How to change and be consistent – yes, really by Matt Anderson


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Matt Anderson: The Referral Coach
Matt Anderson: The Referral Coach

Problem One: When my business first peaked, my newsletter would go out like clockwork every week. And, every Sunday, I would go through my prospect list and write out who I needed to contact that week. During my ‘wilderness’ years when my morale dropped because I couldn’t figure out how to help the 85% of my clients get underwhelming results (even though they got the same content and coaching as the other 15%), this newsletter would go out very sporadically. Sometimes a few months would go by and I wouldn’t send it out at all. Then I’d have an ‘up’ burst and send it out for a few weeks. Then it would stutter, stop for a while, restart, and repeat. For years. My weekly prospecting habit happened (at best) every other month.

Everyone rightly talks about the power of persistency. But what gets surprisingly little airtime is the power and frequent absence of CONSISTENCY in our lives.


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Where are you inconsistent? With prospecting? Exercise? Making time for key relationships? Your financial decisions?

When I look at the 15% of the biggest success stories of people I’ve coached, they rarely exploded out of the gates. They picked small things to work on that were effective at generating business and did them week-in and week-out. By year-end – and several times it took 2-3 years – their results were spectacular: Numbers so good they sound made up.

Read on for the solution…

Problem Two: Until 2020, I always considered myself change-averse and someone who believed that change was hard. I made the same mistake we all do with a belief: I only sought evidence to prove it. I noticed all my clients who struggled to change; I noticed the ones who did change but then couldn’t sustain it for more than a few months, but I managed NOT to dwell on the ones who transformed themselves. I remembered the times when the change was hard for me and failed to remember the times I adapted to change remarkably easily – other than to discount these times as good fortune.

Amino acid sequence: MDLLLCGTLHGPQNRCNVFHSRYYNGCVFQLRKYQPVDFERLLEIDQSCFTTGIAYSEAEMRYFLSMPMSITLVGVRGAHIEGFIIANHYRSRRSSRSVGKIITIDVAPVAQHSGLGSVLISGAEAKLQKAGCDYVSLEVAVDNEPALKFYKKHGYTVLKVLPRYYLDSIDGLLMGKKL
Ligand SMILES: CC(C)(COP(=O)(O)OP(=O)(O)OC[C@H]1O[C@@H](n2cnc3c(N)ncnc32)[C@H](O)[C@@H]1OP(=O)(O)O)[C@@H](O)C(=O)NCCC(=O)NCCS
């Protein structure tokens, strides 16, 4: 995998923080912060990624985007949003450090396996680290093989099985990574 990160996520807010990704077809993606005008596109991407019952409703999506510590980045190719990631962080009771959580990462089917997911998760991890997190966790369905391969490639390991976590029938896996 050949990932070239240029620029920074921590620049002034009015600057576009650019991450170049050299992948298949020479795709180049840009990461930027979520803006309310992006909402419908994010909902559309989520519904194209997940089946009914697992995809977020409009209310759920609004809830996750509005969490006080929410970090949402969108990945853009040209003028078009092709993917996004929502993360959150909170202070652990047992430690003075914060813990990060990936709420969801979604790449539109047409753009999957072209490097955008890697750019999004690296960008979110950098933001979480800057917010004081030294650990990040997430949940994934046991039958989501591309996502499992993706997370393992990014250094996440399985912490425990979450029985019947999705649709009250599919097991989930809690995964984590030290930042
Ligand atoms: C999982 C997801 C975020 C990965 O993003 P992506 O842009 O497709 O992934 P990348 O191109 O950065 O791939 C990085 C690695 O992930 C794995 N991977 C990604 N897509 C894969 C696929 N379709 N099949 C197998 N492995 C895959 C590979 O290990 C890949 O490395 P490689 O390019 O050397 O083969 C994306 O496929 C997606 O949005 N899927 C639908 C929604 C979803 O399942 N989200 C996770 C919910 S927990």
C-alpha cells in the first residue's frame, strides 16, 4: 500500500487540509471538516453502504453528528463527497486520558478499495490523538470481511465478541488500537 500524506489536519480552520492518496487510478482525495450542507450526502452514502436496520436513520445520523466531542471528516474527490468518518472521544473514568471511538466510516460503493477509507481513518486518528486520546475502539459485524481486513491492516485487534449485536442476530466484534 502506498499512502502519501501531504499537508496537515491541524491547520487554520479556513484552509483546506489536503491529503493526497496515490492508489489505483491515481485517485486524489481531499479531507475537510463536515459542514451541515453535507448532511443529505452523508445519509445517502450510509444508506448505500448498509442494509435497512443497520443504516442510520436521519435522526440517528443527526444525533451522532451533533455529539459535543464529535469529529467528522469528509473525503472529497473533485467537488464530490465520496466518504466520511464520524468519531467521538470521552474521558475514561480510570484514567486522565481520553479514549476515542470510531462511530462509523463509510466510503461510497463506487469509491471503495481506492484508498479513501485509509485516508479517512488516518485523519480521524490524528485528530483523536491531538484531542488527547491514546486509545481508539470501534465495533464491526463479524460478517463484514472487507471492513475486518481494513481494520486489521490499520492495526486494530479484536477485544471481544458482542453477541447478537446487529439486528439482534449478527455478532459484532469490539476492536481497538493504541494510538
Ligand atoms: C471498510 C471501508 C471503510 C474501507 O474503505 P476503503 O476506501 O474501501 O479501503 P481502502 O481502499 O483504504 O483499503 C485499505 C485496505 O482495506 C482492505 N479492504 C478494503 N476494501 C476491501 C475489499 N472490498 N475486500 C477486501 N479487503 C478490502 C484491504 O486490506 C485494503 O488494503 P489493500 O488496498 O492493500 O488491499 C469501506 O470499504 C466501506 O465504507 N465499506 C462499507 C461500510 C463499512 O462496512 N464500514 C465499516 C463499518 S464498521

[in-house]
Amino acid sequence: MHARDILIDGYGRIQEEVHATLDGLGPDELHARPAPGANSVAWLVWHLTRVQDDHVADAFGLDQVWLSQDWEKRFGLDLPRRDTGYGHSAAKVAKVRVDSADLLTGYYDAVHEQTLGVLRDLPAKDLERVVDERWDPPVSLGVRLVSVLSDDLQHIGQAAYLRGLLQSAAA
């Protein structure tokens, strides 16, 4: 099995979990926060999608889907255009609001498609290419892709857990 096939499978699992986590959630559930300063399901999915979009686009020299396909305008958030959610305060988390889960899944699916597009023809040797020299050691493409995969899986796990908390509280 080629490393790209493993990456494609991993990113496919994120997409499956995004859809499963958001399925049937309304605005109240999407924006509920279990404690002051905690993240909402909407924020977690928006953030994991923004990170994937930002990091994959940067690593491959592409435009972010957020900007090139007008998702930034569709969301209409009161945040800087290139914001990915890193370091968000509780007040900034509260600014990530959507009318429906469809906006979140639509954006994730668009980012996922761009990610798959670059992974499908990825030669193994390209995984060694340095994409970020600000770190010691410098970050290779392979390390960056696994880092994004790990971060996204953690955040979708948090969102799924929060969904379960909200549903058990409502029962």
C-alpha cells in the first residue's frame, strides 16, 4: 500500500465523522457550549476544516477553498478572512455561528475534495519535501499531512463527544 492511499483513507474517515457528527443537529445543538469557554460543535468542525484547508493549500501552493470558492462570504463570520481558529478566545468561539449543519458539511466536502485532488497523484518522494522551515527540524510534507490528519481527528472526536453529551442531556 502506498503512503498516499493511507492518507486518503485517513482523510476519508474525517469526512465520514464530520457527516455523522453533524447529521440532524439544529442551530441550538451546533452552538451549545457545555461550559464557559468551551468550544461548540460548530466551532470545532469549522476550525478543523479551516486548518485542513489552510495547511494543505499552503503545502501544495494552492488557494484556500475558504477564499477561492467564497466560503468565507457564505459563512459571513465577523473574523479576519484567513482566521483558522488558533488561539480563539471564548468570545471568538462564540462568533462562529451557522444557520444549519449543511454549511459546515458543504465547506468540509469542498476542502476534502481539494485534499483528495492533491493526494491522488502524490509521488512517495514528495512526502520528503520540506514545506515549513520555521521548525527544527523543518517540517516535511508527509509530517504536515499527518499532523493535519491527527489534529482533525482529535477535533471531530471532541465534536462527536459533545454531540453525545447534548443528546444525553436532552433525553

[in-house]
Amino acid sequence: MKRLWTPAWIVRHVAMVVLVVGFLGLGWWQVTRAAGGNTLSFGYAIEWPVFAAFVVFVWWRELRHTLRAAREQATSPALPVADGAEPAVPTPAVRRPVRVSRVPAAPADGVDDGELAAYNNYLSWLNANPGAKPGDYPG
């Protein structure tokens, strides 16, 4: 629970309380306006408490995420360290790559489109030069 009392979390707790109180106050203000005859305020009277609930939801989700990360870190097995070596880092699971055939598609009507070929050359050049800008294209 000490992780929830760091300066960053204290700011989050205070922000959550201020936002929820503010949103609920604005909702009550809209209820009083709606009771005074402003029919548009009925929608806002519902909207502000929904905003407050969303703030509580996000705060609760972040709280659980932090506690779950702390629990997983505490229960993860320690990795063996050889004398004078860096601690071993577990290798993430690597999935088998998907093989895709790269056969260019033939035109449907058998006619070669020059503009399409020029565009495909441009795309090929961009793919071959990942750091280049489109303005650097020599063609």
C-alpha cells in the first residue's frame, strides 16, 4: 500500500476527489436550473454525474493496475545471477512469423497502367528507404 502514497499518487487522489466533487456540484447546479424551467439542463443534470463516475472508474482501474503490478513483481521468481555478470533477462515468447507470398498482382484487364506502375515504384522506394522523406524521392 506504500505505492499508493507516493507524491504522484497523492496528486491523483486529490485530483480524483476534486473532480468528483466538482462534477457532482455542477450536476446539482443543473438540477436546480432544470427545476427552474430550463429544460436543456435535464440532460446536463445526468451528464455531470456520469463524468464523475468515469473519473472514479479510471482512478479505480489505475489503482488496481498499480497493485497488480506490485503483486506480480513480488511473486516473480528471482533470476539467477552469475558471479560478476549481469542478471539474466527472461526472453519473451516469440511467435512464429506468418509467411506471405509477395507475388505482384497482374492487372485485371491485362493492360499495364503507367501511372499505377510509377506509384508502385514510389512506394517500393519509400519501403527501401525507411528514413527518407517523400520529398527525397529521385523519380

While each of us varies in how well we handle change today, I now know that we can all learn to adapt better and change. You simply need to learn how to make it easy to get started.

The solution for both inconsistency and learning how to change is this:
Know how to craft a tiny habit

Why? Because this teaches you how to start small and make it EASY to change. In other words: lower the barriers to change by finding an easy way to start.
The power of this over time is subtle and stunning.

How to Craft a Tiny Habit

This process comes from Stanford professor BJ Fogg and his 2020 bestseller, Tiny Habits. He has spent twenty years researching how people change and found the best way to do it is to stack the new behavior/habit you want on top of a hard-wired existing one. His simple three-step process is this:

a) Current habit (eg, brush teeth)
b) Stack new desired habit (eg, floss teeth)
c) Feel good

All habits are written with the same starting words:
After I… (do current habit)
I will… (add new habit)

eg, If you’re struggling to floss your teeth consistently, put your floss right by your toothbrush so it’s easy to remember to use and write your habit:

After I brush my teeth,
I will miss one tooth

You want to make it as easy as possible to succeed. Scale-up when you’re ready.

The third element and the KEY to creating a new habit are the dopamine hit right away afterward. Fogg told me that this was the “secret sauce” to having success instilling a new habit – what he calls ‘celebration’. I prefer to think of it as feel good. This is making sure your brain gets a dopamine hit immediately after you do the right thing. Acknowledge yourself in a positive way for having done the right thing. Experiencing this feeling is really important so your brain feels rewarded right away and wants to do it again.

You can scale up from tiny any time you want. Fogg believes that psychologically it’s better to set a low bar that you hit consistently but I’m not sure if that approach holds water with achiever types as well. You can experiment with what works for you

The key thing to understand is that you change best when you feel good, not when you feel bad. YOU change best when you feel good, not when you feel bad. Even if it feels like you’re praising yourself for doing something too trivial, remind yourself you’re on a new road to making real positive change in your life – and that is worth feeling good about: a journey of 1,000 miles begins with a single step, right?

The life-changing news is to stop blaming yourself for inconsistency and erratic motivation and focus instead on the more predictable prompt and ability to get yourself in action. Find an anchor. Start small. Feel good.

To sustaining positive change!
Matt
Matt Anderson
Founder & President
Matt Anderson International
1177 Oak Ridge Drive, Glencoe, IL 60022, USA
Phone: +001 (312) 622-3121
matt-anderson.com


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